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    reopened, plus four hours: close vote #2. At this time, the OQ has been viewed by a measly 113 people (and this by 80). Where are we going with this war, people? Let's see some edits. (see that's the problem; we're solely relying on people to do something that a site mechanic should be helping us with). The way SE was built to handle this is with edits, and I don't see that happening. For me it's because I have little interest in this specific question. But I'll jabber on all day about SE politics (which imo are supposed to set prerogatives, not tailored answers). – Mazura Jul 2 at 6:31
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    We now need another round of reopening votes..... – user067531 Jul 3 at 4:41
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You say:

It's not asking about people's opinions, whether they like a word or not, they are asking for an objective comparison. Vagueness is not an opinion. It's a factual recognition that things aren't exact, not what one's personal preferences are.

This is a tad disingenuous, I feel. You're stuffing opinion ("people's opinions") into the very small jar labeled "whether they like a word or not." That is not the only nor the entire domain of opinion. Your feeling, say, that gorgeous is a more profound or marked expression of beauty than beautiful, or that you can rank all the synonyms of beautiful that you can pull out of a hat, is absolutely an opinion.

You seem to have created a great big Pentecostal tub-thumping show here for a rather poor question. I don't dispute that nuances of word meaning are real and can be discussed objectively (sufficient to this site, let us say), but I really don't see why you are devoting all that effort and attention to a lazy, profoundly unnuanced candidate, which on the main site would be seen for a "gimme da codez" question without a second glance.

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    As is typical on this site, people spend lots of effort on writing good answers to poor questions, and feel their answers warrant the questions remaining open. Which isn't how the site operates. It doesn't even prevent their answers from being read and upvoted! – curiousdannii Jul 2 at 4:22
  • Re 'gimme da codez'. There is a great possibility that the question was asked in a poor manner and difficult for the OP to recover from that (for many possible reasons, mostly imagined). But that is ad hominem, and the idea of the question is certainly a good one, and hasn't been done before. Re stuffing opinion, then if a comparison is opinion, then all definitions themselves are 'absolutely an opinion'. Re pentecostal, I think I wrote a good answer and don't want it to go away and I'm following up on issues people bring up. – Mitch Jul 2 at 13:22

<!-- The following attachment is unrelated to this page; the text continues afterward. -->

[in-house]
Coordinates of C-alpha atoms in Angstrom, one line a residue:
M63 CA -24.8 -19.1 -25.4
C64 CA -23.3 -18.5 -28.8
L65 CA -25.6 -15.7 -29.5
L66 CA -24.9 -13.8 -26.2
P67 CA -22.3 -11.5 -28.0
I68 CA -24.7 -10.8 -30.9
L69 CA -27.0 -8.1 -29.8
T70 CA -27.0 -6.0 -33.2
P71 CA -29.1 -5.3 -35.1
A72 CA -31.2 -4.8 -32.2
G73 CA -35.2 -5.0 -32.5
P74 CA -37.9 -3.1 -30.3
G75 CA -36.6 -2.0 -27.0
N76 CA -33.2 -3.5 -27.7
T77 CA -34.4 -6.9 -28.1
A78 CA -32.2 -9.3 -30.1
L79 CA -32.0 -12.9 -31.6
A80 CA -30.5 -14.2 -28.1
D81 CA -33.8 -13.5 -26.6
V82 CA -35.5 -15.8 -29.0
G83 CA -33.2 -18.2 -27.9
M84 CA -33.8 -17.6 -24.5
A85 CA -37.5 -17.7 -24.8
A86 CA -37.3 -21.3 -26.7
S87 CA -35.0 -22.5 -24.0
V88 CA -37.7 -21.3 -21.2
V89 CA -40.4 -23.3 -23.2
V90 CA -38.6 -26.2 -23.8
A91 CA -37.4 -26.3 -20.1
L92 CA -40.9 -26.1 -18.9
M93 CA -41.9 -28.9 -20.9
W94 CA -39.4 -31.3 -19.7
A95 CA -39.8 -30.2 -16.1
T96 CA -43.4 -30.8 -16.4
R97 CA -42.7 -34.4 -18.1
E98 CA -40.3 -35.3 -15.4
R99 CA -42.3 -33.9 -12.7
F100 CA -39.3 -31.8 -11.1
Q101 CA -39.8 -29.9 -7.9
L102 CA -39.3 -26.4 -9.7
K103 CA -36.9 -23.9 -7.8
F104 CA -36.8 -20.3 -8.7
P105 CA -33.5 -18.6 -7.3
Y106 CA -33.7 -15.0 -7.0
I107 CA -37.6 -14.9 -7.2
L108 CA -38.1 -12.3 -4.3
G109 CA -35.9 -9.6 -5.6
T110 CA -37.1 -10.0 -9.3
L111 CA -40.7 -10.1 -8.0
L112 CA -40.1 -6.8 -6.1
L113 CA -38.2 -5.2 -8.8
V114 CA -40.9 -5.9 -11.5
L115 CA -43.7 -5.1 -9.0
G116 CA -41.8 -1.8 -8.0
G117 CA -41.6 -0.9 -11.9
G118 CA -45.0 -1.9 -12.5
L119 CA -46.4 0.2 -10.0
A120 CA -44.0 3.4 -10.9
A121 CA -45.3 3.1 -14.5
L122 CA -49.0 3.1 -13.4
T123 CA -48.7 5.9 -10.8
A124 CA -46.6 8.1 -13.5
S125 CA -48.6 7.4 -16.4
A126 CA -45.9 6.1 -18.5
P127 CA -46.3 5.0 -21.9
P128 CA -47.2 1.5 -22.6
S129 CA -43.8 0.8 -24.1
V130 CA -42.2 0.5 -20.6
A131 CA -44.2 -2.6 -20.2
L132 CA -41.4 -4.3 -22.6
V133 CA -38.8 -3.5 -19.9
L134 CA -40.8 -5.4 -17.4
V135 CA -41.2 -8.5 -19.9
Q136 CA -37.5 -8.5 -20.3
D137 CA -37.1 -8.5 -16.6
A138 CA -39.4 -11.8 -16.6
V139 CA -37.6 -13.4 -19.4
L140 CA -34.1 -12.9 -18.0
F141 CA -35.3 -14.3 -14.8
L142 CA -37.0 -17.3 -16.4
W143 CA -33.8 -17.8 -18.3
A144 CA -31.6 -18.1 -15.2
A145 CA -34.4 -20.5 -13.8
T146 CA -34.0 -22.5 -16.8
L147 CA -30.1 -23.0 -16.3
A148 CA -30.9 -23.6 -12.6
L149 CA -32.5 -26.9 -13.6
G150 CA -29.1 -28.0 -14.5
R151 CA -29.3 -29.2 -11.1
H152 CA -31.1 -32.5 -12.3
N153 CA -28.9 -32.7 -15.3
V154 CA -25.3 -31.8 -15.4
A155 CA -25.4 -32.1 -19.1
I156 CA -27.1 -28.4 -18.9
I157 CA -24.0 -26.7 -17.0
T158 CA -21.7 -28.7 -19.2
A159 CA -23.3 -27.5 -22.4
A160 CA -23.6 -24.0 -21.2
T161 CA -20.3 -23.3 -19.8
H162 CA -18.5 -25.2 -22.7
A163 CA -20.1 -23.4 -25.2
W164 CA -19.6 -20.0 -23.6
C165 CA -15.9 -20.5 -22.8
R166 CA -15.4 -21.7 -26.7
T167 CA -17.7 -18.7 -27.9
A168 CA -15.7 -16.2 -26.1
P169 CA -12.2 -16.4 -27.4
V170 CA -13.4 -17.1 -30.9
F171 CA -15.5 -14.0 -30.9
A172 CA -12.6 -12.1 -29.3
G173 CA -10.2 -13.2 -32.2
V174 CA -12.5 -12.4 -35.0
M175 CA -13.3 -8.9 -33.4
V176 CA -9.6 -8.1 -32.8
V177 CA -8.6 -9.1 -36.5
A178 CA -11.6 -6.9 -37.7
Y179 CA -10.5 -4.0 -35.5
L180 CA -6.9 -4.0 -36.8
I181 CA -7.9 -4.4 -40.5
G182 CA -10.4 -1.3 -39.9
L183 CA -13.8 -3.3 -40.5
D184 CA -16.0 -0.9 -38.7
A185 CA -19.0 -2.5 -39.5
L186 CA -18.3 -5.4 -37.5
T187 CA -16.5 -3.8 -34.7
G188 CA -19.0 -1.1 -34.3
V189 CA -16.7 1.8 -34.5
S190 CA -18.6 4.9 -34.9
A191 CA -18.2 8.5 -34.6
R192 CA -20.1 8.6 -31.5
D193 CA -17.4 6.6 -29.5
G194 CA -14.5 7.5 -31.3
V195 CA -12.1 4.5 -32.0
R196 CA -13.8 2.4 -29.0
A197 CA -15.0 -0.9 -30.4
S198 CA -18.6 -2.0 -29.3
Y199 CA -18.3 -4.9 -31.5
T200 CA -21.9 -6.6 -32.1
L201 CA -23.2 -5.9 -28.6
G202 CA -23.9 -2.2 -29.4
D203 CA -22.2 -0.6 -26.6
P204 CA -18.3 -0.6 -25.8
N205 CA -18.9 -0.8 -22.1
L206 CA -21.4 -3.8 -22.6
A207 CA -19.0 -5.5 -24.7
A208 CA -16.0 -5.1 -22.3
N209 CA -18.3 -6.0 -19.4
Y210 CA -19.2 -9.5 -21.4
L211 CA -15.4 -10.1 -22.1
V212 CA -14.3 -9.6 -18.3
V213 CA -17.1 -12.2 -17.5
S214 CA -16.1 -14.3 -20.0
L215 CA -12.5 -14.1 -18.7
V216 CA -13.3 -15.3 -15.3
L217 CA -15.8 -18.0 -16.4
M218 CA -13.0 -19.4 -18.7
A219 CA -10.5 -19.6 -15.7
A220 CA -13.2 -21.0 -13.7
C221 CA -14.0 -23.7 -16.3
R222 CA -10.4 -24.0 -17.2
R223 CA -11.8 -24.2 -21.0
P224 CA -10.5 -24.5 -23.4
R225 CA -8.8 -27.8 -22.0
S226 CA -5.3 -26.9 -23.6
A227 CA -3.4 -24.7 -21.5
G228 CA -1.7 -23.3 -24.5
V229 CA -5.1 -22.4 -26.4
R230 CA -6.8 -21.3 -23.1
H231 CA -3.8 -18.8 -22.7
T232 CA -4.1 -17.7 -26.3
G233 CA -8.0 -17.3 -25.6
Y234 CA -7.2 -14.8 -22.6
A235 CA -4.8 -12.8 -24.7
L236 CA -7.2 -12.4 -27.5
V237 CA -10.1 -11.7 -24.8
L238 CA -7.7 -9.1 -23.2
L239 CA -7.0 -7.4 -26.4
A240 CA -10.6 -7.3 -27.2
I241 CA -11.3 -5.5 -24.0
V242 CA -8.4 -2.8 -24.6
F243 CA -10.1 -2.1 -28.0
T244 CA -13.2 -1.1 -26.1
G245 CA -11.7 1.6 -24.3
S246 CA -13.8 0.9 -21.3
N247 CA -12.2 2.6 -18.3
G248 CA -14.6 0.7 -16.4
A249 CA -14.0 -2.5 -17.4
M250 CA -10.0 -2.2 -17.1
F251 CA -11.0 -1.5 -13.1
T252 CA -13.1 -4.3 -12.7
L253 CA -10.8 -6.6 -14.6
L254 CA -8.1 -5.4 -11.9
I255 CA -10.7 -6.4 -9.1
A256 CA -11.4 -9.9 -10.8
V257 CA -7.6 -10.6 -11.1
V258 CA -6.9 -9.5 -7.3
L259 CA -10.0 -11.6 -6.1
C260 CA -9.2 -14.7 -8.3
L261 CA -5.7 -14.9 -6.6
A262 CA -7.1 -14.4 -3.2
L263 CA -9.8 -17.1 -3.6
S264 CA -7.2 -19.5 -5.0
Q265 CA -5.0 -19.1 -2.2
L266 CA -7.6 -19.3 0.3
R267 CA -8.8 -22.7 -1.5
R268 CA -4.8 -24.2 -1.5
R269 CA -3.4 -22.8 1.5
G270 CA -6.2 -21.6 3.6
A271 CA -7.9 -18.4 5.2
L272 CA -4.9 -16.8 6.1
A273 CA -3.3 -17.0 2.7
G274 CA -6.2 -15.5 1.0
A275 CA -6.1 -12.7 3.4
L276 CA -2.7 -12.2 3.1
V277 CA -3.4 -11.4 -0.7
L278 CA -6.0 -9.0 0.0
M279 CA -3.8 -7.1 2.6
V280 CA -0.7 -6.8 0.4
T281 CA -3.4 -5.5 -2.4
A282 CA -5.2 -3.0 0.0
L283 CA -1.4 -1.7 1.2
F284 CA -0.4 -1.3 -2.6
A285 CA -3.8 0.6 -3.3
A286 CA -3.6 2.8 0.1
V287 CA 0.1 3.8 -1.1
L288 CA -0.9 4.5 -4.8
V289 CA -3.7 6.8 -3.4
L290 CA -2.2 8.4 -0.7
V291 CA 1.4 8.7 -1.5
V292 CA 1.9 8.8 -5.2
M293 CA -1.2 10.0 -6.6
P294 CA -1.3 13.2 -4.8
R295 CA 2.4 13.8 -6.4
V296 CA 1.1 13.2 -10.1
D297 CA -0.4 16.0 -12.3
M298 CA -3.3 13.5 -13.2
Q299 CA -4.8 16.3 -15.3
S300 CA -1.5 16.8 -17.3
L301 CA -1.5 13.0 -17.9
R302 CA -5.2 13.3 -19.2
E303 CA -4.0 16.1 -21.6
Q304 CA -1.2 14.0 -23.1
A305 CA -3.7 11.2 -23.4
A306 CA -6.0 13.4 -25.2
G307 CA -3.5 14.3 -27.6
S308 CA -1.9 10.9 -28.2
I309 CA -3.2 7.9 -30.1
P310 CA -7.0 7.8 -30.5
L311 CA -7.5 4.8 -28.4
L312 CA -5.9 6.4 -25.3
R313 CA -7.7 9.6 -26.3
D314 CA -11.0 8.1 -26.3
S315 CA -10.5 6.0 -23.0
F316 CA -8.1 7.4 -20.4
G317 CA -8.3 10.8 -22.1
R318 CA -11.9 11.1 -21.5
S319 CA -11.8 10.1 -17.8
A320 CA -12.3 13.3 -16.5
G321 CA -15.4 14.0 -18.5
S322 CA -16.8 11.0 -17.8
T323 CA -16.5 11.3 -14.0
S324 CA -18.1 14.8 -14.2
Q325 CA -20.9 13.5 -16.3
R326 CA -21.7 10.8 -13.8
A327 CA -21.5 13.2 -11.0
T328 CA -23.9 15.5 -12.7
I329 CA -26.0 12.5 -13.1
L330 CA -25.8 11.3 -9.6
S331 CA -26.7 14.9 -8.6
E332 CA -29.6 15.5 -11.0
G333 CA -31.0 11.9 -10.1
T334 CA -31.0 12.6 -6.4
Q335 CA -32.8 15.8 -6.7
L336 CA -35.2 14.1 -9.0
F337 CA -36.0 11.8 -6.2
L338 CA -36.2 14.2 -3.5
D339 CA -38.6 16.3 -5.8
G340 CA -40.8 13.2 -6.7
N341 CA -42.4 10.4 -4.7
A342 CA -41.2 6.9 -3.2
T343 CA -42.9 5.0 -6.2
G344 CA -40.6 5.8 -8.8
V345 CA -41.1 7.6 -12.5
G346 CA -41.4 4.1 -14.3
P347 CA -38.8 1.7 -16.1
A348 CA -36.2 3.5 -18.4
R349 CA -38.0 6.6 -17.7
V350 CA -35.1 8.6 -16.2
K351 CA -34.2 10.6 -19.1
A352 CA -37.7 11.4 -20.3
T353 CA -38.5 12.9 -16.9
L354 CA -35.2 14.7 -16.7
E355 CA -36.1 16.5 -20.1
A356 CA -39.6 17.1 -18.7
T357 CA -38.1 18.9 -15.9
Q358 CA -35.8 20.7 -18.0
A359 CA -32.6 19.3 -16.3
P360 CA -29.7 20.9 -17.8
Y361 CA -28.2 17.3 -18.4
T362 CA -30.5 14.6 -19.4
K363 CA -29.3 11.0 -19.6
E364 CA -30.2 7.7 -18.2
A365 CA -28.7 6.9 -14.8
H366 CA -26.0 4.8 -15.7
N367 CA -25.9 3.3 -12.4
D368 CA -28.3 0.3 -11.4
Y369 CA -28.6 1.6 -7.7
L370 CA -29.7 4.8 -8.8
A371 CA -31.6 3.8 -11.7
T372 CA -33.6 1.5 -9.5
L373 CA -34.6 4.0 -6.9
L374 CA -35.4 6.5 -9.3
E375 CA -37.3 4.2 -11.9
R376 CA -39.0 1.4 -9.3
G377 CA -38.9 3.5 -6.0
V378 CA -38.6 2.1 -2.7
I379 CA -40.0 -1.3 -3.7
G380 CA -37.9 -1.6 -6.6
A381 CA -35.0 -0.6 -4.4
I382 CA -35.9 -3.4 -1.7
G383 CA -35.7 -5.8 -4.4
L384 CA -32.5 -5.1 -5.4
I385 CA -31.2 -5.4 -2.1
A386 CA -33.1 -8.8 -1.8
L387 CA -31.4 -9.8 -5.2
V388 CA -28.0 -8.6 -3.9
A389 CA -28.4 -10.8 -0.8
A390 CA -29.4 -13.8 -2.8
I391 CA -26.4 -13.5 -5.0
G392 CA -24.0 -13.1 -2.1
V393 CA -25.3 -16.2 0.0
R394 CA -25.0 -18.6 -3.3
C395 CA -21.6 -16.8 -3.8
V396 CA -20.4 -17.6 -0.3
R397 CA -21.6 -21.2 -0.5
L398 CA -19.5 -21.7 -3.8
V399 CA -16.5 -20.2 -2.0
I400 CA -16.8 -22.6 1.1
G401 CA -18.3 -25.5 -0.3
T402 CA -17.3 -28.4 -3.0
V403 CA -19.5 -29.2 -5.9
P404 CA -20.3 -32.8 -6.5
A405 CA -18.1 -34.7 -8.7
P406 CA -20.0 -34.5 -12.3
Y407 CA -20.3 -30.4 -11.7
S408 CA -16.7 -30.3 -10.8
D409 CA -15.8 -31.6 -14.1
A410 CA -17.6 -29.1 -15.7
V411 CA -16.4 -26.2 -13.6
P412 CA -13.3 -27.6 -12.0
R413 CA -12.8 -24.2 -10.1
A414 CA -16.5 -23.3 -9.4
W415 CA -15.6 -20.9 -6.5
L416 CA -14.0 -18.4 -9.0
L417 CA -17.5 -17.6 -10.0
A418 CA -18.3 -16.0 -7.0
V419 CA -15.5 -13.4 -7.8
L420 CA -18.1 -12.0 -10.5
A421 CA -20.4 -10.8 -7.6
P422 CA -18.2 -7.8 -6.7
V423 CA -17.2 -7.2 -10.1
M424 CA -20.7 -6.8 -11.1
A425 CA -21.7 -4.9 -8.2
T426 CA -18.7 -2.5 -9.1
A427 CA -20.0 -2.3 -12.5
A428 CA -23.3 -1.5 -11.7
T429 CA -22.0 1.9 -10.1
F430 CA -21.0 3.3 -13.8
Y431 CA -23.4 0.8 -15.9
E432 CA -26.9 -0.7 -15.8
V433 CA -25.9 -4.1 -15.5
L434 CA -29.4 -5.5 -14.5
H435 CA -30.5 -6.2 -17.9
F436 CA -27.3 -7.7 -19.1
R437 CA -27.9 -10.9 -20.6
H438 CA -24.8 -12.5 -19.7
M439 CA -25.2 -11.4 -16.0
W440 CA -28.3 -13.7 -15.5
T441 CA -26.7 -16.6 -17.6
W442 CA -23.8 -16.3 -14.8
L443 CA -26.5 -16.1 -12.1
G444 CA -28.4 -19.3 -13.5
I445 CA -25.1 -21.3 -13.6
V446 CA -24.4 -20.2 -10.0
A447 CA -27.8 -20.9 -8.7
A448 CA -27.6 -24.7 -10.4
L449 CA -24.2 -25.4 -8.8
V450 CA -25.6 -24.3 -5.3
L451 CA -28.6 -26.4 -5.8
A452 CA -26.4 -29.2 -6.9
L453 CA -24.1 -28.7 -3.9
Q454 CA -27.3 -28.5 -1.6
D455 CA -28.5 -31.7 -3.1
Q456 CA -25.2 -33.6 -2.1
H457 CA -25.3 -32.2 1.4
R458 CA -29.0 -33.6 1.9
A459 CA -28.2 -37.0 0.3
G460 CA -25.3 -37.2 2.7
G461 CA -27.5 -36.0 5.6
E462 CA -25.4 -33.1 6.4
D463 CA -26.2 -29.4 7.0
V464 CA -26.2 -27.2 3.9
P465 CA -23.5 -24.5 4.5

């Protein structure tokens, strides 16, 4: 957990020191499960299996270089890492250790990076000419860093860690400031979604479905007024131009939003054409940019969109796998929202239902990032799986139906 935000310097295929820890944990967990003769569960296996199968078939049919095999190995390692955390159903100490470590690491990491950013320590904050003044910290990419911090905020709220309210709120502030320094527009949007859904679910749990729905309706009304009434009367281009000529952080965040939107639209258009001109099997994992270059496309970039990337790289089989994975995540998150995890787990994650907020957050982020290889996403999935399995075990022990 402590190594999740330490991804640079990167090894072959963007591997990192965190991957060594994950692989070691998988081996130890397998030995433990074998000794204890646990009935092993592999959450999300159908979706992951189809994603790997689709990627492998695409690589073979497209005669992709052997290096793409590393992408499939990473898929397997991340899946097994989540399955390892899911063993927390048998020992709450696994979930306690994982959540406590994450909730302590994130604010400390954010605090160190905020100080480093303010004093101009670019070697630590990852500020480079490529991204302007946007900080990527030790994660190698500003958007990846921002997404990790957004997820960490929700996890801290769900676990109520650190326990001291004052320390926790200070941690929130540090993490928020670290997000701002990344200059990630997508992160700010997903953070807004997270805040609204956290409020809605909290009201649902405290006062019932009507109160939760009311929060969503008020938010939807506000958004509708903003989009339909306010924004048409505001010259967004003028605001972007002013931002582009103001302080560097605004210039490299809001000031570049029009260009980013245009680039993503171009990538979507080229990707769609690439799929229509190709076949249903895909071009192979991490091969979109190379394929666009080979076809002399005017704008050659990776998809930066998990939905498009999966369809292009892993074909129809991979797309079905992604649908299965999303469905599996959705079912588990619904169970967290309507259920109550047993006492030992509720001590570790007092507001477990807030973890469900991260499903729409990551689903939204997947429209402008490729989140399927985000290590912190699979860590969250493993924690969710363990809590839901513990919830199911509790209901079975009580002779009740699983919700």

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    @Mitch: As I said to you in chat, if you think the idea of the question is a good one—which seems like you're conceding this particular question's limitations—then why not ask it yourself as a good question? Or else edit this one so that it can be answered without reservation? – Robusto Jul 2 at 13:34
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    @Robusto I considered the many suggestions and edited yesterday. It was rolled back. – Mitch Jul 2 at 14:30
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    As to disingenuity, I am entirely sincere on the issue of vagueness vs opinion. – Mitch Jul 2 at 14:32
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    @Mitch the edit was not rolled back, and I am heartily fed up with people who make misleading statements (you're not the only one). The edited title was not changed, your rephrasing was left virtually intact, I only deleted two terms which the OP never mentioned: "cute" and "pretty" See edit history english.stackexchange.com/posts/503601/revisions – Mari-Lou A Jul 2 at 17:49
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    @Mitch: Vagueness vs. opinion? I don't see those two things forming a proper dichotomy. Either can partake of both, and to any degree. – Robusto Jul 2 at 18:15
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    @Robusto I think you'll accept that word meanings aren't always exact (outside of technical stipulated terms (and even then there is slippage)), they have semantic ranges. Vagueness is objective. Opinion is subjective. Yes they overlap in other ways. Chat if you need more. – Mitch Jul 2 at 19:15
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    @curiousdanni As usual, you're making up the rules and the purpose of the site to suit your own whims. – Araucaria - Not here any more. Jul 3 at 7:36
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    @Araucaria I don't know what you're talking about. I haven't made up any rules. – curiousdannii Jul 3 at 8:11
  • Making up rules is what Meta is for. Overly long discussion about what to do with a specific question is what moved to chat is for. +1. For this Q there's nothing more to say; only things to do : edits... because this meta isn't a feature request asking for an everlasting solution to the ever-present problem. And I'm not talking about close-wars or edit-wars, but the quest for better signal/noise ratio (keeping out the riffraff) which this site still does completely manually, unlike Skeptics or Worldbuilding, where dealing with 'crap' is a full time job. – Mazura Jul 3 at 15:26
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On the so-called data:

The quality of the 'data' in the first chart is highly dubious. For example, the determinative every is listed as going with uncountable nouns. This, of course, is clearly wrong because every inherently considers a group as a number of individual things. Whilst it can occur with nouns that are often used with uncountable meanings, it can only be used with these when they are being used in their countable senses.